A bot has been finding bugs and submitting patches for them, successfully masquerading as a human

Repairnator is a bot that identifies bugs in open source software integration and creates patches without human intervention, submitting them to the open source project's maintainers under an assumed human identity; it has succeeded in having five of its patches accepted so far.

Repairnator's creator, Martin Monperrus, has found that human software maintainers have a bias against accepting patches generated by bots, but will willingly accept the same code if its author is identified as another human.

To demonstrate that program repair is human-competitive, a program repair bot has to find a high-quality patch before a human does so. In this context, a patch can be considered to be human-competitive if it satisfies the two conditions of timeliness and quality. Timeliness refers to the fact that the system must find a patch before the human developer. In other words, the prototype system must produce patches in the order of magnitude of minutes, not days. Also, the patch generated by the bot must be correct-enough, of similar quality — correct and readable — compared to a patch written by a human. Note that there are patches that look correct from the bot's point of view, yet that are incorrect (this is known as overfitting patches in the literature [6, 3]). Those patches are arguably not human-competitive, because humans would never accept them in their code base.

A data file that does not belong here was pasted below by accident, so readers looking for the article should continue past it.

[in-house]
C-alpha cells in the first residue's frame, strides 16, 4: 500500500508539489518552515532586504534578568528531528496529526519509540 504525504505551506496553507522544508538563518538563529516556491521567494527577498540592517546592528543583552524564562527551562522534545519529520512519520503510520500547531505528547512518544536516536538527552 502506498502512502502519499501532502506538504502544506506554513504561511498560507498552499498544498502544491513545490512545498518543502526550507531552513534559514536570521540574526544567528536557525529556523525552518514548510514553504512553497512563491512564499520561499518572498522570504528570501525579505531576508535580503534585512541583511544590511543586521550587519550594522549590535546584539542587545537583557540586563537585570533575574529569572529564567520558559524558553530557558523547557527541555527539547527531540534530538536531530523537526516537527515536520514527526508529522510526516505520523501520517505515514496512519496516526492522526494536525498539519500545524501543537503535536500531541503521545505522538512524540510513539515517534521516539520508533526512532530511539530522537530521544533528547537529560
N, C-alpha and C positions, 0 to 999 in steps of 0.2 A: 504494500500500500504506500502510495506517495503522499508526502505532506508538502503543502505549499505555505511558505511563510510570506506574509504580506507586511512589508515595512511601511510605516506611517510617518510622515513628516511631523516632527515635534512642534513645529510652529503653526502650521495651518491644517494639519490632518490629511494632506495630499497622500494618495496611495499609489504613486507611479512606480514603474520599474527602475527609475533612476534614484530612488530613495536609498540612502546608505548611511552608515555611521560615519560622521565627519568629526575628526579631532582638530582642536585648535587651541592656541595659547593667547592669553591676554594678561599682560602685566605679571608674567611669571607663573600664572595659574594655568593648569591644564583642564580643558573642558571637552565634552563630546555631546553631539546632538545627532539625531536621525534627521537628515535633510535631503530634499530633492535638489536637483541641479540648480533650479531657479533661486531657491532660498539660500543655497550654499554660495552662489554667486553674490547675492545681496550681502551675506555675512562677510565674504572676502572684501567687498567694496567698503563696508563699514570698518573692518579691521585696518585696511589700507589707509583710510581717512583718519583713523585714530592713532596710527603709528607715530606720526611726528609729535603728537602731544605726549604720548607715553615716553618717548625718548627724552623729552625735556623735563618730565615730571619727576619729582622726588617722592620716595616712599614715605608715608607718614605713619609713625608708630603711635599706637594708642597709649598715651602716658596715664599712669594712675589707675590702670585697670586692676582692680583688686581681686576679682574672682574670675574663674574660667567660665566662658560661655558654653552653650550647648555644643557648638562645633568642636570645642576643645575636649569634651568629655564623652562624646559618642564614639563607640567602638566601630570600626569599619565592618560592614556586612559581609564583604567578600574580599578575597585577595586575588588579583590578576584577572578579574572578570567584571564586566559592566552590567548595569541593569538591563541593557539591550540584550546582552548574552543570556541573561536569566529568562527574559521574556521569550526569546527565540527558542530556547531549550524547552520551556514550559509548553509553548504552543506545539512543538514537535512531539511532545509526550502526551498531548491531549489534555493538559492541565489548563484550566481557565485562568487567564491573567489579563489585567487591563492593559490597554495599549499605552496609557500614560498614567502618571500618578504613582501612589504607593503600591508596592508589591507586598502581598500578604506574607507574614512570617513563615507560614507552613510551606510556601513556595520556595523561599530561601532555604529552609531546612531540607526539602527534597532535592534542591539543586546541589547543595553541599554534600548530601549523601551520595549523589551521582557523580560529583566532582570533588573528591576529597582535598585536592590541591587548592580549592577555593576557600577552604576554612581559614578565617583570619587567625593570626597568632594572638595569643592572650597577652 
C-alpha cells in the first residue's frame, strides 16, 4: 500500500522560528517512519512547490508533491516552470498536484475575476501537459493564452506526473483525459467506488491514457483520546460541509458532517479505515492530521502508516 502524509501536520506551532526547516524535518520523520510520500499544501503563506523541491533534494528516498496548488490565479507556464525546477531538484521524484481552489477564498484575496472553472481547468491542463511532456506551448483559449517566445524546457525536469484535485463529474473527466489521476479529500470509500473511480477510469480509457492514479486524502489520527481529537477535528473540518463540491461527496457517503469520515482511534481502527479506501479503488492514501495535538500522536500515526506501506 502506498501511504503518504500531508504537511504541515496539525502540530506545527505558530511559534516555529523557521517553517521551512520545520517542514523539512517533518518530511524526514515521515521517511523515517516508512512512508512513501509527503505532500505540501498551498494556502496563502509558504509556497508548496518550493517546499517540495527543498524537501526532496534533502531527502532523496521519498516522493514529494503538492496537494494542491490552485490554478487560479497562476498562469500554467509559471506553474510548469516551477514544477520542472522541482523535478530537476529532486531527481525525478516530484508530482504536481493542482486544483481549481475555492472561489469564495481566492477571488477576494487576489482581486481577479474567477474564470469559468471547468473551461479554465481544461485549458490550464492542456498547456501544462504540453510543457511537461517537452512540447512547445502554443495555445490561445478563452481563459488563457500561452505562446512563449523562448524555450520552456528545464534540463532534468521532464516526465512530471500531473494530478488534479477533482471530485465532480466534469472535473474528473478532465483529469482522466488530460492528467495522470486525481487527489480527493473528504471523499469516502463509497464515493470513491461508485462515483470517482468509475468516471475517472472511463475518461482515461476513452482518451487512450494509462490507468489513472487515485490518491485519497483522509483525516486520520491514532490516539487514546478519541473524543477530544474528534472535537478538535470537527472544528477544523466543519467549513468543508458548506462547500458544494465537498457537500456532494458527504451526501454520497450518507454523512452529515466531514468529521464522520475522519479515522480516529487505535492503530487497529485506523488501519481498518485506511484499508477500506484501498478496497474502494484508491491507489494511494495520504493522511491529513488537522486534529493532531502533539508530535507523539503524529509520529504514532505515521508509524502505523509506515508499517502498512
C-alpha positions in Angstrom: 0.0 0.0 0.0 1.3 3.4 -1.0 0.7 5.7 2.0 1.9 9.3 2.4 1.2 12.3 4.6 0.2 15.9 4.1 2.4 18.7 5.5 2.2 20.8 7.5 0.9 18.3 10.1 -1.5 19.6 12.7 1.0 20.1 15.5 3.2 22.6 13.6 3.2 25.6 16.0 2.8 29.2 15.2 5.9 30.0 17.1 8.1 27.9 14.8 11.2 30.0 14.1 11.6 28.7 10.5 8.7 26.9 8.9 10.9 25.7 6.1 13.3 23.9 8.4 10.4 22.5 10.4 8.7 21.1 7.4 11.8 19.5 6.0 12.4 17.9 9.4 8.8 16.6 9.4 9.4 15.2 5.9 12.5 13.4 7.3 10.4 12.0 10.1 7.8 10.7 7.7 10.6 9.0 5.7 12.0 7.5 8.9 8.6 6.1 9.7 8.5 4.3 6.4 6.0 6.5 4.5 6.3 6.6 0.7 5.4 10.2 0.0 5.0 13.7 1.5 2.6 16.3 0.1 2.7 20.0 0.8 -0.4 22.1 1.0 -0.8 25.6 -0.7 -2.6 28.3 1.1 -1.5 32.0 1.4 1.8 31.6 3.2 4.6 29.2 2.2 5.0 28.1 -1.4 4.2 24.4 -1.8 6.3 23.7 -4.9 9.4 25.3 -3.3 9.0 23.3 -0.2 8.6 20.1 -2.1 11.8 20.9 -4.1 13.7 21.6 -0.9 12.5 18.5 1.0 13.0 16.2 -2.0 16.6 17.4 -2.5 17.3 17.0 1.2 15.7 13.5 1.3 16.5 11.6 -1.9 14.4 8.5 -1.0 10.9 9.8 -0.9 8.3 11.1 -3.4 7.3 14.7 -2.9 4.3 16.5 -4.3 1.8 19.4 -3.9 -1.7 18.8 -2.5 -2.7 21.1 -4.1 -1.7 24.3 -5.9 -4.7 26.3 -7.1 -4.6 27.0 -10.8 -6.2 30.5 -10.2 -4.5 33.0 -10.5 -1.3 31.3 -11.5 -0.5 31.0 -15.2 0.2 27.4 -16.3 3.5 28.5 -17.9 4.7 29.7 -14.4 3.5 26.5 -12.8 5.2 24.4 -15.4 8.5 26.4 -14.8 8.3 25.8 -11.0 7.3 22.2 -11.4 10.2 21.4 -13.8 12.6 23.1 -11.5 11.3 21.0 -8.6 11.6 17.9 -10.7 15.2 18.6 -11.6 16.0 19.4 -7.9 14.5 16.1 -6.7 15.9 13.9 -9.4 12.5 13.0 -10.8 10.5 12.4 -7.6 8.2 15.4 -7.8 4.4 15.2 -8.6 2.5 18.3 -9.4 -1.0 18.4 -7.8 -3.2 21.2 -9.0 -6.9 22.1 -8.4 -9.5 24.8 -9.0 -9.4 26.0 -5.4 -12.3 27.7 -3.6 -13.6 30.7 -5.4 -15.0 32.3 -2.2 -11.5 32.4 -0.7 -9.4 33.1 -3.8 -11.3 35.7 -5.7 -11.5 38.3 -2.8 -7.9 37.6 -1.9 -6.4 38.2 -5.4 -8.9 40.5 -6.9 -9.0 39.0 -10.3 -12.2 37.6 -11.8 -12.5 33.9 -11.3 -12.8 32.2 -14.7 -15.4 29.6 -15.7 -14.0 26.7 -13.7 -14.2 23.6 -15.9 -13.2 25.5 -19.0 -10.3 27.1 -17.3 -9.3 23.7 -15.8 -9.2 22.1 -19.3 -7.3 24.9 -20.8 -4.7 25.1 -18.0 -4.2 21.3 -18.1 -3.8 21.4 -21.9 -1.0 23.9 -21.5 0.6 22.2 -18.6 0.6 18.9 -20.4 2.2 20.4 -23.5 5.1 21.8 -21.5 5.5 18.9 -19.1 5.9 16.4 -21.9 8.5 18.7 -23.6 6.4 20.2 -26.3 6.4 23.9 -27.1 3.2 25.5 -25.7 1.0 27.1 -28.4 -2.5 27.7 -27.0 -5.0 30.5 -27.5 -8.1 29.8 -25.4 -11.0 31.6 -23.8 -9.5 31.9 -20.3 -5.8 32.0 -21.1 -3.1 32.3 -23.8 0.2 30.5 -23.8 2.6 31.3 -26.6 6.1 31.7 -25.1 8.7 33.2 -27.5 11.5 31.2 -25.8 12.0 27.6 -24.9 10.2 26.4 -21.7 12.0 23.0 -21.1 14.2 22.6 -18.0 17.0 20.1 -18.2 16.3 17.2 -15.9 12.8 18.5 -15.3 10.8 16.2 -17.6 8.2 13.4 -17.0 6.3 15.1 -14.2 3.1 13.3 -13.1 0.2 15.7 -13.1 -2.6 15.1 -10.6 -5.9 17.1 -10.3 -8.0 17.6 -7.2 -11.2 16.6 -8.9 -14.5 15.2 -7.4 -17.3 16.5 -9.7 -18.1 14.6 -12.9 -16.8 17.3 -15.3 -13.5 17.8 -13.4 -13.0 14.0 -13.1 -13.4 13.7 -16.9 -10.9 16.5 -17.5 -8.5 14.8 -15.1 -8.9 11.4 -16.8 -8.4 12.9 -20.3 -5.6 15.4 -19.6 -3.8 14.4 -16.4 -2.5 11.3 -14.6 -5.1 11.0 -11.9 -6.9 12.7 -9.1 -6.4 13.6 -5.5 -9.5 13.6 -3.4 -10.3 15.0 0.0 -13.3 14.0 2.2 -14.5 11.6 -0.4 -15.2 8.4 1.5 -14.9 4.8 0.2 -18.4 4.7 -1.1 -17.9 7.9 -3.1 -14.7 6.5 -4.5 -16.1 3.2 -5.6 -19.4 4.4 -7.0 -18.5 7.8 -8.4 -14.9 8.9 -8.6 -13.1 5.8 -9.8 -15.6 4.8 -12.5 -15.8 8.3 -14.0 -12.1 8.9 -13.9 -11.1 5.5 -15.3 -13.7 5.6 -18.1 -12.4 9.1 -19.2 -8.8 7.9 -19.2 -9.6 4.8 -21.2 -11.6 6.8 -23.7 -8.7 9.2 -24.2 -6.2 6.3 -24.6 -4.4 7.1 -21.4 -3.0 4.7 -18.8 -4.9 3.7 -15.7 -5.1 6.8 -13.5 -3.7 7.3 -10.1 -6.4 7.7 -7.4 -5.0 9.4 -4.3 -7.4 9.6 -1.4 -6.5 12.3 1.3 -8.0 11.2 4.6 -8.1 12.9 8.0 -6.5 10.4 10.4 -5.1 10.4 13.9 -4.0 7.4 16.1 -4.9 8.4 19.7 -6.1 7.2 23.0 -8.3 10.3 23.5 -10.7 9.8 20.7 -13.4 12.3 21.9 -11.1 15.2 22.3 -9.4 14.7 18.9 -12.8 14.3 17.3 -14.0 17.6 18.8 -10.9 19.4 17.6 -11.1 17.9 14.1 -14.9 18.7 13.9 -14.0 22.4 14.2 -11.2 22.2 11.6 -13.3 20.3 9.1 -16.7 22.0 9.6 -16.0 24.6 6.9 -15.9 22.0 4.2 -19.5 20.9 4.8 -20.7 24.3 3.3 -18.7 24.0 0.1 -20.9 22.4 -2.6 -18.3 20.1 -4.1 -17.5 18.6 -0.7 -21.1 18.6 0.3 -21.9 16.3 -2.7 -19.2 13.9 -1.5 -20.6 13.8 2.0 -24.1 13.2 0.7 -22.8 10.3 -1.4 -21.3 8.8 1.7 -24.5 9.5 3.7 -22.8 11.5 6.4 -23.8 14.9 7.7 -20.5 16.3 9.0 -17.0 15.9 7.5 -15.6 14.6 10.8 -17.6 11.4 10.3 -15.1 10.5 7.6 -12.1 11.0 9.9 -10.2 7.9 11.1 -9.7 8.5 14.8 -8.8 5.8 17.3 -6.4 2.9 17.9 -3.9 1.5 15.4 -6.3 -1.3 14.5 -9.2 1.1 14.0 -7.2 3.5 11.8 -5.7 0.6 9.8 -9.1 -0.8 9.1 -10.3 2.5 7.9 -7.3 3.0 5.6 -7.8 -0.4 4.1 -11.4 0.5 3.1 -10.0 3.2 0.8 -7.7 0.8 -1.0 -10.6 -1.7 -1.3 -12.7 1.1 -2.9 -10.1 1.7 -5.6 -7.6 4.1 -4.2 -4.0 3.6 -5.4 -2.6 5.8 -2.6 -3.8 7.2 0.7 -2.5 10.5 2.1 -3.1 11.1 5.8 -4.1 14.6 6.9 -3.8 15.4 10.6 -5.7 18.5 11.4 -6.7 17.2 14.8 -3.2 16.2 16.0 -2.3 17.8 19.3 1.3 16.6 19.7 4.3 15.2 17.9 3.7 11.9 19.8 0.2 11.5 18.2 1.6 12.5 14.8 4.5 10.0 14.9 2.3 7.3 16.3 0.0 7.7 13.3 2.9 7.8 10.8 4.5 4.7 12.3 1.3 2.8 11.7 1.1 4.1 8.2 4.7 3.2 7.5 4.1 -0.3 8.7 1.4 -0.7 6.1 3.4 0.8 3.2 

Consequently, for a patch to be human-competitive 1) the bot has to synthesize the patch faster than the human developer 2) the patch has to be judged good-enough by the human developer and permanently merged in the code base.

There is one more aspect to consider. It has been shown that human engineers do not accept contributions from bots as easily as contributions from other humans, even if they are strictly identical [5]. The reason is that humans tend to have a priori biases against machines, and are more tolerant to errors if the contribution comes from a human peer. In the context of program repair, this means that developers may put the bar higher on the quality of the patch, if they know that the patch comes from a bot. This would impede our quest for a human-competitiveness proof in the context of program repair.

Human-competitive Patches in Automatic Program Repair with Repairnator [Martin Monperrus/Medium]

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